Following marine terminal operations at the Port of Oakland being heavily disrupted for nearly a week in July by truckers who were protesting the state’s “gig worker” law, the port is suing to prevent it from happening again.
On July 25, the port filed a lawsuit in California Superior Court against four independent contractor truckers who helped organize and participated in the days of protests by drayage truckers. The lawsuit aims to prevent more protests like the ones that occurred for nearly a week.
During the protests, which began July 18 and ended July 23, the port’s shipping terminals were effectively shut down.
The trucker blockage was in protest of California Assembly Bill 5, a state law adopted in 2018 that was affirmed when the U.S. Supreme Court denied review of the law. The state statute codifies and expands the scope of the so-called “ABC test,” which states that a worker must be classified as an employee, not a contractor, unless the employment meets all of the following conditions:
(A) the individual is free from direction and control applicable both under the contract for the performance of service and in fact; (B) the service is performed outside the usual course of business of the employer, and (C) the individual is customarily engaged in an independently established trade, occupation, profession, or business of the same nature as that involved in the service performed.
The state had been prohibited from enforcing the 2019 law, also known as the gig worker labor law, against trucking while a legal challenge claiming it was pre-empted by federal law made its way through the courts. But when the U.S. Supreme Court announced June 30 it would not hear the case, meaning it could now be enforced, it triggered protests in both the Los Angeles area ports and in Oakland.
The port said that the July protests temporarily prevented the timely flow of international commerce, including medical supplies, agricultural products, auto and technology parts, livestock and manufacturing parts.
But by July 25, port officials said, all marine terminals were open and operating normally.
“The Port of Oakland has resumed full operations,” Executive Director Danny Wan said at the time. “We appreciate the independent truck drivers’ use of the designated Free Speech Zones and we thank local law enforcement for their continued assistance.”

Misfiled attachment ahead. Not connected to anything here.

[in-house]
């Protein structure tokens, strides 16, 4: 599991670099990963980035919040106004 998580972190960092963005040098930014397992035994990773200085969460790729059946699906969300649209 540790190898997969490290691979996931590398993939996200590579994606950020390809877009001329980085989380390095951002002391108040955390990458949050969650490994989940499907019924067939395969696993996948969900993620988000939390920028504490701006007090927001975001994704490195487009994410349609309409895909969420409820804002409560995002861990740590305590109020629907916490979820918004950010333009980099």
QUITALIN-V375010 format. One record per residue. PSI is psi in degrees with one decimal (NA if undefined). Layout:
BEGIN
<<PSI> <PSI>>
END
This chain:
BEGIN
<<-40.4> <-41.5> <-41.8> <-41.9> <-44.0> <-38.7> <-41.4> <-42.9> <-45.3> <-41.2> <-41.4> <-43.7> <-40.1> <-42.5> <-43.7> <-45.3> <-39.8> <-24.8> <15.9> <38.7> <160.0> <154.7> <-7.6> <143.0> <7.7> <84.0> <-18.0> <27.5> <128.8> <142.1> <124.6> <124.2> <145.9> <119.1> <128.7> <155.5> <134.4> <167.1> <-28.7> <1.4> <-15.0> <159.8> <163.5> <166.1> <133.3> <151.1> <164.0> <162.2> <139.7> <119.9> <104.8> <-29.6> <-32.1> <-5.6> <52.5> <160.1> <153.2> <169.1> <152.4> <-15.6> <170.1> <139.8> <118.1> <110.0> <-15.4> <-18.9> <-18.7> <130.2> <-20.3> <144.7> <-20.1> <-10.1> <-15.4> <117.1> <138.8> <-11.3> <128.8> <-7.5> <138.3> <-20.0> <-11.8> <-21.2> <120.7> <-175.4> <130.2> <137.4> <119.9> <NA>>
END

“The truckers have been heard and we now urge them to voice their grievances with lawmakers, not the Port of Oakland,” Wan added.
The suit, filed July 25, targets Enrique Alvarez, Prudencio Umana, Navdeep Ngill, Filmon Teklehaimanot, and as many as 2,000 protesters who so far remain unidentified.
“Defendants’ activities have gone beyond peaceful protest, protected speech, and lawful petition for a redress of grievances. Instead, Defendants have violated numerous traffic and other laws,” the port stated in its lawsuit.
““Defendants have violated these laws as part of a carefully planned and orchestrated campaign intended to block traffic, create life safety hazards for persons intending to work and/or do business on Plaintiff’s property and prevent vital interstate and international commerce from being conducted on and through Plaintiff’s property,” the suit contends.
Specifically, the port said that during the protests, the Defendants blocked and slowed traffic, particularly trucks, that were attempting to enter and leave the container shipping facilities located at the port’s inner and outer harbors by standing in intersections and streets, blocking or impeding ingress and egress of persons and vehicles. All the aforementioned actions are violations of state and local law and created a significant risk to public safety, the port said.
On Aug. 1, the Superior Court of California in Alameda County granted the port a temporary restraining order that the directs the defendants and those working with them from “block(ing) or imped(ing) ingress into, egress from, or the passage of vehicles or persons through, Port of Oakland facilities.”
In its lawsuit, the port is asking for a permanent injunction against blocking or obstructing vehicular or pedestrian traffic on port property; against violating any laws on property owned or managed by the port; against damaging or removing real or personal property or fixtures or improvements on or constituting port property; or creating risks to the lives and/or safety of persons with legitimate business on port property.
The port’s full six-page complaint can be seen at https://tinyurl.com/32jmzm45